Photographer Blogs Her Way to Better Business
The challenge for the modern photographer is that everybody has a camera in their pocket or a cousin with a DSLR. It’s no different for Heidi Ram of Heidi Ram Photography in Toronto, Canada but she’s separated herself from the ocean of amateurs and built a successful business over the last five years.
‘Everybody is a photographer,’ says Ram. ‘You need to make yourself stand-out by consistently presenting outstanding images.’
Blogging as business development
The professional touch is apparent when you see the images Heidi produces, but it also comes through in her web presence. She has well-constructed website – basically a requirement for a photographer – but she’s found really interesting ways to turn her blog into one of her biggest sources of new business.
First, she commits to posting the finished product of each shoot on the blog within a specific timeframe. (1 – 3 weeks, depending on the type of session.) Second, she distributes the link to that post to her clients, so the flurry of traffic from friends and family is directed to her website rather than her client’s Facebook page.
Finally, she tags her images strategically and makes extensive use of metadata. It’s customer service, personal branding and solid SEO all in one.
Adapting to an evolving business
“As a professional photographer, it’s only a matter of time before someone asks ‘Do you do weddings?’” says Ram.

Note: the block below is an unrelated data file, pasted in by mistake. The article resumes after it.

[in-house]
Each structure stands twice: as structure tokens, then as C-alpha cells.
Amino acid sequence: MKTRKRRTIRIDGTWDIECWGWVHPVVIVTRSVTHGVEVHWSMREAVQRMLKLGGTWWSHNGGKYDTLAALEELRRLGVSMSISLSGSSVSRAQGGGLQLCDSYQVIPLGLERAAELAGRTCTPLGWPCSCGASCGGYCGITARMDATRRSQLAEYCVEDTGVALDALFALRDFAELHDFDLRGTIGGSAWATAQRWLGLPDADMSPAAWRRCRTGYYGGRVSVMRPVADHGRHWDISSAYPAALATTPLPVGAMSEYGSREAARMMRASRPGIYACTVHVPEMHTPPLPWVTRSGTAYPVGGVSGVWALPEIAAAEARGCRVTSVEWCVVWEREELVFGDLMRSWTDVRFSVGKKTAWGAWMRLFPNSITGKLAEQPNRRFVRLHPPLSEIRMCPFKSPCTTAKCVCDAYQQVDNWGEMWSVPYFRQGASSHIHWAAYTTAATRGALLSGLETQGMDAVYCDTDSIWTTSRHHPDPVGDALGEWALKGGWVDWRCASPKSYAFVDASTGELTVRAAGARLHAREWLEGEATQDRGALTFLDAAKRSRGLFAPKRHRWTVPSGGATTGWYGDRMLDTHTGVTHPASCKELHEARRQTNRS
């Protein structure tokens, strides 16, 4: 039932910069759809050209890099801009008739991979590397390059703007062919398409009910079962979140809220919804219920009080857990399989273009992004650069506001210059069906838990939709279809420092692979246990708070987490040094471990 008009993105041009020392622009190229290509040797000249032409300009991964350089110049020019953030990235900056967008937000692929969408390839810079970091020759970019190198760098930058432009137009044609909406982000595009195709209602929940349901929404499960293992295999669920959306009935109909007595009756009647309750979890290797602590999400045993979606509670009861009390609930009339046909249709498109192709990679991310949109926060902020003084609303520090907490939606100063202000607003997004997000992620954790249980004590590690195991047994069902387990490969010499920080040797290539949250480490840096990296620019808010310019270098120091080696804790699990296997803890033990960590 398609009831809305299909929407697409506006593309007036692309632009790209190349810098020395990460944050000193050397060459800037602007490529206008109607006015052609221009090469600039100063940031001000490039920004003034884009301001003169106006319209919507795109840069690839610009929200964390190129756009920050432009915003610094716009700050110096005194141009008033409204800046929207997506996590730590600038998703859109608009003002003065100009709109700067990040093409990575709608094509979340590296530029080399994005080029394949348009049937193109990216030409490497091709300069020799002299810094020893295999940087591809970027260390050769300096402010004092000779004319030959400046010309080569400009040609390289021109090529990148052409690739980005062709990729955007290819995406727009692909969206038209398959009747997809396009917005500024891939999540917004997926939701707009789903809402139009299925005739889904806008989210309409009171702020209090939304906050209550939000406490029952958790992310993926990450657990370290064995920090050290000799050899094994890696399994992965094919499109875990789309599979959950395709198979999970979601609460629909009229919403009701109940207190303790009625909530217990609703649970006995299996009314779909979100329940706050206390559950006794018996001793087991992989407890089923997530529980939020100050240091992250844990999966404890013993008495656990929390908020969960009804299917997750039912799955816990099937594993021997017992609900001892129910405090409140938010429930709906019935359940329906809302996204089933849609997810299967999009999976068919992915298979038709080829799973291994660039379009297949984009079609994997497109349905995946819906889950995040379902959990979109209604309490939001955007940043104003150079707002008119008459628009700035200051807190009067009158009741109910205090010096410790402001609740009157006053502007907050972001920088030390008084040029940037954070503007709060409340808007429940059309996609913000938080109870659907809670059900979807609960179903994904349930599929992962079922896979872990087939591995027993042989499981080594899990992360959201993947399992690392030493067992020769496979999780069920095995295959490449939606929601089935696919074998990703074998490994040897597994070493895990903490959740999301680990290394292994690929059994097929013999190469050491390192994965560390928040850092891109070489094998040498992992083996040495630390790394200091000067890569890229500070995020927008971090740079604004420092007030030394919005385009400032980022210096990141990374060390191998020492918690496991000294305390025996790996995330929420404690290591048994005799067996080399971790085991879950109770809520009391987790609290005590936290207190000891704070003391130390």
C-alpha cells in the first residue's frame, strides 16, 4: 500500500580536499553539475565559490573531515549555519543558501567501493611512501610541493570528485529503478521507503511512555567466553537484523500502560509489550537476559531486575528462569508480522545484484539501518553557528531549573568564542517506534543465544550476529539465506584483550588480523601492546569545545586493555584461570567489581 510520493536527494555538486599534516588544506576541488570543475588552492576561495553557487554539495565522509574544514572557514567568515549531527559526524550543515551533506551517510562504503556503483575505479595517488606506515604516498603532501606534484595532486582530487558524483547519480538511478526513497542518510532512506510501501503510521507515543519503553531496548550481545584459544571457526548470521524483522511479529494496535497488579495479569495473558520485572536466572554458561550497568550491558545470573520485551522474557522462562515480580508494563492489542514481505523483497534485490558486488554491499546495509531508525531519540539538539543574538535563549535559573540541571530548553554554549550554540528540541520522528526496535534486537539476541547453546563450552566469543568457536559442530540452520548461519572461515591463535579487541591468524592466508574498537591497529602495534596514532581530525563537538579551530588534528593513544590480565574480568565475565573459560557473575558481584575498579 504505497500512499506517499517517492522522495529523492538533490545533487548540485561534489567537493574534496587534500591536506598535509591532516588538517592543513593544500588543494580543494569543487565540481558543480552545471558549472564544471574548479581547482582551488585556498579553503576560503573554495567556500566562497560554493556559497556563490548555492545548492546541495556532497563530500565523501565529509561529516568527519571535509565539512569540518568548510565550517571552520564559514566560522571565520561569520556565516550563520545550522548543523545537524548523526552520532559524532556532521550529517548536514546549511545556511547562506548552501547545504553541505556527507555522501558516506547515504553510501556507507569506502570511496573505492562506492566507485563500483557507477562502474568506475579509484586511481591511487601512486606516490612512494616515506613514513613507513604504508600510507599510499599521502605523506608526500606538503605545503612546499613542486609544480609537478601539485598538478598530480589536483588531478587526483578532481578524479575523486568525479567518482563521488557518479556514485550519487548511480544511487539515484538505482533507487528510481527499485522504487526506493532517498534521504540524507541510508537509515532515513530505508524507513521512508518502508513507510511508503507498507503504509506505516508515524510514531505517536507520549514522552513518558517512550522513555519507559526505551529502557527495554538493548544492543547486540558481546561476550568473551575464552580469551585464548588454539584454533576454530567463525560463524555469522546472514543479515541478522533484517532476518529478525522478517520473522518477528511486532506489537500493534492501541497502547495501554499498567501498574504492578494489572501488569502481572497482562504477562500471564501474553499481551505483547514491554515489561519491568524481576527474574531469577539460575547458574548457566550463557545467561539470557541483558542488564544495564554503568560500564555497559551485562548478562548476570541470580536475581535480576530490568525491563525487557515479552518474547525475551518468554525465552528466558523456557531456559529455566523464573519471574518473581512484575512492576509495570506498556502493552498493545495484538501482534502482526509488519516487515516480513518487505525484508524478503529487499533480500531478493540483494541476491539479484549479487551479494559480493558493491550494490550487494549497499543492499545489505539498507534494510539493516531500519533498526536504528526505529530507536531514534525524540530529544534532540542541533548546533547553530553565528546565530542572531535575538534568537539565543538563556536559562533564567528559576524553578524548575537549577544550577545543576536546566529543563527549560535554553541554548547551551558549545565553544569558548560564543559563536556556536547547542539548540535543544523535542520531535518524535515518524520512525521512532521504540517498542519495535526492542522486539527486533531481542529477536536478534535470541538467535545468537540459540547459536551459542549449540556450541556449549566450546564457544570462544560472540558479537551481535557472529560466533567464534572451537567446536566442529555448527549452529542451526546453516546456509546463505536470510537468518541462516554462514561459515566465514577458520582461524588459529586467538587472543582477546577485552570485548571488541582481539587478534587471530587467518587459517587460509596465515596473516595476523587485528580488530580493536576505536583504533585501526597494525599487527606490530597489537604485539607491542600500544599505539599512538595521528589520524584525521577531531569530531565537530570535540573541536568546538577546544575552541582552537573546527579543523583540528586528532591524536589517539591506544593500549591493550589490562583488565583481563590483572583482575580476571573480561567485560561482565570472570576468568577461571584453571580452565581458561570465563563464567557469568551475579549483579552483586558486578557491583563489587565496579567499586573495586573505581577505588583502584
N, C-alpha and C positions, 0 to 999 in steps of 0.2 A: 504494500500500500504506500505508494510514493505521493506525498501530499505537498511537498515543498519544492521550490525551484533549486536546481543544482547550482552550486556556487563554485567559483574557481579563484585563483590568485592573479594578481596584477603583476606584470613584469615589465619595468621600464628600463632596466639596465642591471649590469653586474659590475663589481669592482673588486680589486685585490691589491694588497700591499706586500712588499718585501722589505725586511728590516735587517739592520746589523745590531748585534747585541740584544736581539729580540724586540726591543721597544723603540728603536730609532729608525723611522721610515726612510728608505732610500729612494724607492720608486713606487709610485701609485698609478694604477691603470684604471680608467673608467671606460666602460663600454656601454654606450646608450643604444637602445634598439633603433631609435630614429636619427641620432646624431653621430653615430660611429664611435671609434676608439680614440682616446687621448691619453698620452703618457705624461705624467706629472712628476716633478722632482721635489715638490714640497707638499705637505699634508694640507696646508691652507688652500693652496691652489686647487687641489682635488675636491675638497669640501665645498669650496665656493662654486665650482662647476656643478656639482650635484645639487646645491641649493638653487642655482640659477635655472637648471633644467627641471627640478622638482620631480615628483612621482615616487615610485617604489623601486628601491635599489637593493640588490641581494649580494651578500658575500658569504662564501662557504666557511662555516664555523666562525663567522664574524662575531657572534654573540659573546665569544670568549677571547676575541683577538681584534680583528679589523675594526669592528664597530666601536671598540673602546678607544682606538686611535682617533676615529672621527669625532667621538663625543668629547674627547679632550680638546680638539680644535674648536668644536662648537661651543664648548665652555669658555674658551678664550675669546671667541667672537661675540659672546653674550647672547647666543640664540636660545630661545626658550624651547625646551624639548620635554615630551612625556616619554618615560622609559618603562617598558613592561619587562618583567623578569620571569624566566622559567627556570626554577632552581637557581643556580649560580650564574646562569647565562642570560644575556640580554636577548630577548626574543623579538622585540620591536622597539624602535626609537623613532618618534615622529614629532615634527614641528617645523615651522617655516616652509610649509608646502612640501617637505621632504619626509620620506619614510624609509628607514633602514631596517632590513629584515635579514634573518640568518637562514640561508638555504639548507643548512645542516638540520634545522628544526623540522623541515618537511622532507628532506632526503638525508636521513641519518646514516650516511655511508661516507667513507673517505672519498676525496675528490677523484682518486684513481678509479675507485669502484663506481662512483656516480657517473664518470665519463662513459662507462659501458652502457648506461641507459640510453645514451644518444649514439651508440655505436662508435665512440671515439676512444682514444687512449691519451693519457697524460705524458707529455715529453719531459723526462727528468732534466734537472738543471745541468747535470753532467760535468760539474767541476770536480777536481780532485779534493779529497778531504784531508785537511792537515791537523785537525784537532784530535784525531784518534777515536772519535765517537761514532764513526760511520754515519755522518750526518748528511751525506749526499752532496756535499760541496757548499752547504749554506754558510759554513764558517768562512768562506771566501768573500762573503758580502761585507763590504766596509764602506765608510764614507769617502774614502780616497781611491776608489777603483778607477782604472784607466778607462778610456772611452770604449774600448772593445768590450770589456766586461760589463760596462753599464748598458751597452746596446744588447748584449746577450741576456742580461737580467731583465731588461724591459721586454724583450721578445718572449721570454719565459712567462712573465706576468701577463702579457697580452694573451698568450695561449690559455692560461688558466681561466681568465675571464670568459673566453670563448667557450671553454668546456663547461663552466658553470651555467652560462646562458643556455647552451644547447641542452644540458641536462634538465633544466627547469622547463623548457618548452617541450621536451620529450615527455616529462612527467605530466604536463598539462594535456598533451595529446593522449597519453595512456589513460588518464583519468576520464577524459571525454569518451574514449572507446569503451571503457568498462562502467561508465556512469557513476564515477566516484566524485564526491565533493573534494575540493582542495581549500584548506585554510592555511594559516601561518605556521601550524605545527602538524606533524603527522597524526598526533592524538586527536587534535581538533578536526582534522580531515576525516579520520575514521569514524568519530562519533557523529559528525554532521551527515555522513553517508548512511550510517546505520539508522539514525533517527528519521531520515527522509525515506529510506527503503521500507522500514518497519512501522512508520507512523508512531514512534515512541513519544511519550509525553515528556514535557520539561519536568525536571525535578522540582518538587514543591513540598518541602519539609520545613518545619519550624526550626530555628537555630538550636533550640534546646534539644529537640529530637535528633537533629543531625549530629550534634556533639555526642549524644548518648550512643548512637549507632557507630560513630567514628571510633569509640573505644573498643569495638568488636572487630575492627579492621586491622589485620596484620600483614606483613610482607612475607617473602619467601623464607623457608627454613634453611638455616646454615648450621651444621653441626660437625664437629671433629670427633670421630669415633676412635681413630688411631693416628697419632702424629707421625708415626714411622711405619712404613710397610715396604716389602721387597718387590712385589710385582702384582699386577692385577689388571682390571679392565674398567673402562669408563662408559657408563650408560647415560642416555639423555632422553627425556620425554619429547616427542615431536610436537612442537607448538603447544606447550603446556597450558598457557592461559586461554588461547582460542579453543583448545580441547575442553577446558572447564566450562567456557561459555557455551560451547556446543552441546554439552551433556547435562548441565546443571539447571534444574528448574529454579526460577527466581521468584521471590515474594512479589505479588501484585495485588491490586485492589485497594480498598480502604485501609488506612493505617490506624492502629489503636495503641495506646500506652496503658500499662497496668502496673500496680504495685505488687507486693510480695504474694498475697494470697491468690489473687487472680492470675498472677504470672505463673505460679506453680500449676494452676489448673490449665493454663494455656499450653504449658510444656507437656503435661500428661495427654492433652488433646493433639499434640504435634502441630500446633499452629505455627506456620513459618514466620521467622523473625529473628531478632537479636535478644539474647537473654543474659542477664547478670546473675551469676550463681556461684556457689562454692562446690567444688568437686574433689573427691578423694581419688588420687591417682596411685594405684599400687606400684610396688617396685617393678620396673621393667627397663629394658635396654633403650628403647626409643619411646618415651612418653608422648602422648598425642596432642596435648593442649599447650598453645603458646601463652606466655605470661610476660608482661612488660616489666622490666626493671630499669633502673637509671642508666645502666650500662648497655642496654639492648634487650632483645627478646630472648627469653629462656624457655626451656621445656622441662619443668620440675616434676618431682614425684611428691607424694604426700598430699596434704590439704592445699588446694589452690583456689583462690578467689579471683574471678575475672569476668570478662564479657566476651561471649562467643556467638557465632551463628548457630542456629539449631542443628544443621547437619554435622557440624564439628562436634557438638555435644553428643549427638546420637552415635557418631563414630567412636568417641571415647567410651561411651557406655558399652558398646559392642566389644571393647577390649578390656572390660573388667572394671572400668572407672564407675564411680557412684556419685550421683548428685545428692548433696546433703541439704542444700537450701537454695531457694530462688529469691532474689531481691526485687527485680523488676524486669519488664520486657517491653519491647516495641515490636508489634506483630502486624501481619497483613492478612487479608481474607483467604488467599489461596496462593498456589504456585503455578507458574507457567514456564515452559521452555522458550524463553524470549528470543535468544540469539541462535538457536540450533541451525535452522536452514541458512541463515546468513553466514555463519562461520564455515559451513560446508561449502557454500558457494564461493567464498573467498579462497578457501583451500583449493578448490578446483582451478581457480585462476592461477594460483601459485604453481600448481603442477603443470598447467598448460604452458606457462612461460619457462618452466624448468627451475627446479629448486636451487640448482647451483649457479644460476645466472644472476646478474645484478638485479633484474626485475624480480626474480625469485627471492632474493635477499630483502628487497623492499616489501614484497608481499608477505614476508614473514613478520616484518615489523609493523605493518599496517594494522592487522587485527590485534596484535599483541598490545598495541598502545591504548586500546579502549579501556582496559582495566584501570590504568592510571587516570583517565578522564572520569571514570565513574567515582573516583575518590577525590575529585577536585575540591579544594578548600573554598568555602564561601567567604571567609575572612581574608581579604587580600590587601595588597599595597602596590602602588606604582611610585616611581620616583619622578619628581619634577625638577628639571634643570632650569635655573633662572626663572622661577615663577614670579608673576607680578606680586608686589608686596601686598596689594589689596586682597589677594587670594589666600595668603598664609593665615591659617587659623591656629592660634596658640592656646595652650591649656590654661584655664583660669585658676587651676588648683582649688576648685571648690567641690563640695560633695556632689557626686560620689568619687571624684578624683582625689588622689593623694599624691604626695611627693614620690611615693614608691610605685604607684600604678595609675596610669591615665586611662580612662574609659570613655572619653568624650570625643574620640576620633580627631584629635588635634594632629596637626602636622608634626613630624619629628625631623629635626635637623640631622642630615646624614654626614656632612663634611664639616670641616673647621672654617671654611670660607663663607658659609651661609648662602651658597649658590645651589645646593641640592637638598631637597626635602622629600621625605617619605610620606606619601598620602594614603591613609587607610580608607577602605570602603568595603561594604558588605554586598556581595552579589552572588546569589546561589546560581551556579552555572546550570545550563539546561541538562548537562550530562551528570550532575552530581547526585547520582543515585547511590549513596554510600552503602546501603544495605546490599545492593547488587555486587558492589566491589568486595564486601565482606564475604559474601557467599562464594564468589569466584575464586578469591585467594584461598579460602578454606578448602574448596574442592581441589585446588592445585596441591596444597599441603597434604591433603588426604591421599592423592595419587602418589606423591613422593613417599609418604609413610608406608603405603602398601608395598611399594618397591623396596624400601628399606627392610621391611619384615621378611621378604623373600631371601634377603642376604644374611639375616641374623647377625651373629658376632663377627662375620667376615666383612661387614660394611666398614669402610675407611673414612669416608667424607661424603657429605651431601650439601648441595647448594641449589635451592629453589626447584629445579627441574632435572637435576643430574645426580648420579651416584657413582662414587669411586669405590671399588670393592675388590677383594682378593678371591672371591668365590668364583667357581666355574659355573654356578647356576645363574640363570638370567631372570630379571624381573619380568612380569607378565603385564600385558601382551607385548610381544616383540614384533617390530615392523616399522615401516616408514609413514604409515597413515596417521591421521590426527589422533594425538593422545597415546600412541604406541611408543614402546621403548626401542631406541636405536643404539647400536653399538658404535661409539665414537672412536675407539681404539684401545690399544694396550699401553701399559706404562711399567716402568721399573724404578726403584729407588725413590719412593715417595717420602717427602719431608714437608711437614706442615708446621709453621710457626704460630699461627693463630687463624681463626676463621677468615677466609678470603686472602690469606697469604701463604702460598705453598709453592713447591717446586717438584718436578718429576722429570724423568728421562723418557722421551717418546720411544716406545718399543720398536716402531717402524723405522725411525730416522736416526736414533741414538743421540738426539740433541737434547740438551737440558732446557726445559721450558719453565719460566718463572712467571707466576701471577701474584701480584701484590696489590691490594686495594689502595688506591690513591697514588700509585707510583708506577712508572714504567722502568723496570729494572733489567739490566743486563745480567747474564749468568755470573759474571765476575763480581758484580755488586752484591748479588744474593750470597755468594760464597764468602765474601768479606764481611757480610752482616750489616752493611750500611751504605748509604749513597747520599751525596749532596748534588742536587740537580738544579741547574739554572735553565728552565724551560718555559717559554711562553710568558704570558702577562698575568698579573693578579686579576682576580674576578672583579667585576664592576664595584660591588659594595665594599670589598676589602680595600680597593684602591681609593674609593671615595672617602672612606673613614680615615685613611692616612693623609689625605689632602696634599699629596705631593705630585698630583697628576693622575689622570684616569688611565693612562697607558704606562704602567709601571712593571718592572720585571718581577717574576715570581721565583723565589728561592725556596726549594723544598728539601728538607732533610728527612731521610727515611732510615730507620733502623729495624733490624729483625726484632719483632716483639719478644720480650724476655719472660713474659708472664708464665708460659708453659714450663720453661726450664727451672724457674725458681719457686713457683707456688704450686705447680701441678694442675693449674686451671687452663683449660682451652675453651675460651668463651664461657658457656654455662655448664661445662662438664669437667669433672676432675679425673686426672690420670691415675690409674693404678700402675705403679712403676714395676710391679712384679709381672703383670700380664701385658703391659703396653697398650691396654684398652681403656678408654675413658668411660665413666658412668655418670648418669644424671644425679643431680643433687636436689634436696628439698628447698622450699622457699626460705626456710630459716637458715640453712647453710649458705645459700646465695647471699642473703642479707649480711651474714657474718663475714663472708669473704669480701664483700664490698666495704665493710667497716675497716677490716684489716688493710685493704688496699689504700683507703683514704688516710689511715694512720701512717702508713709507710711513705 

Though she initially focused on family photography, she officially added wedding photography to her services during her second year in business. She still splits her time 60/40 between family and wedding sessions and her business has changed along with her services.
The full lifecycle for a single wedding client can be up to three years, which can create cash flow issues under a standard ‘booking fee + final delivery’ payment schedule. As Heidi’s wedding photography business grew, the need to add second photographers meant evolving to a benchmarked payment schedule to keep things running smoothly.
It was an important change, since her recent focus has been on expanding her use of outsourced resources for editing and post-process work. It’s a move she’s glad she made, since shooting is her first love and the extra time enables her to photograph additional families or spend time with her own.
If you or anyone you know would make an interesting subject for Talking Shop, don’t hesitate to get in touch.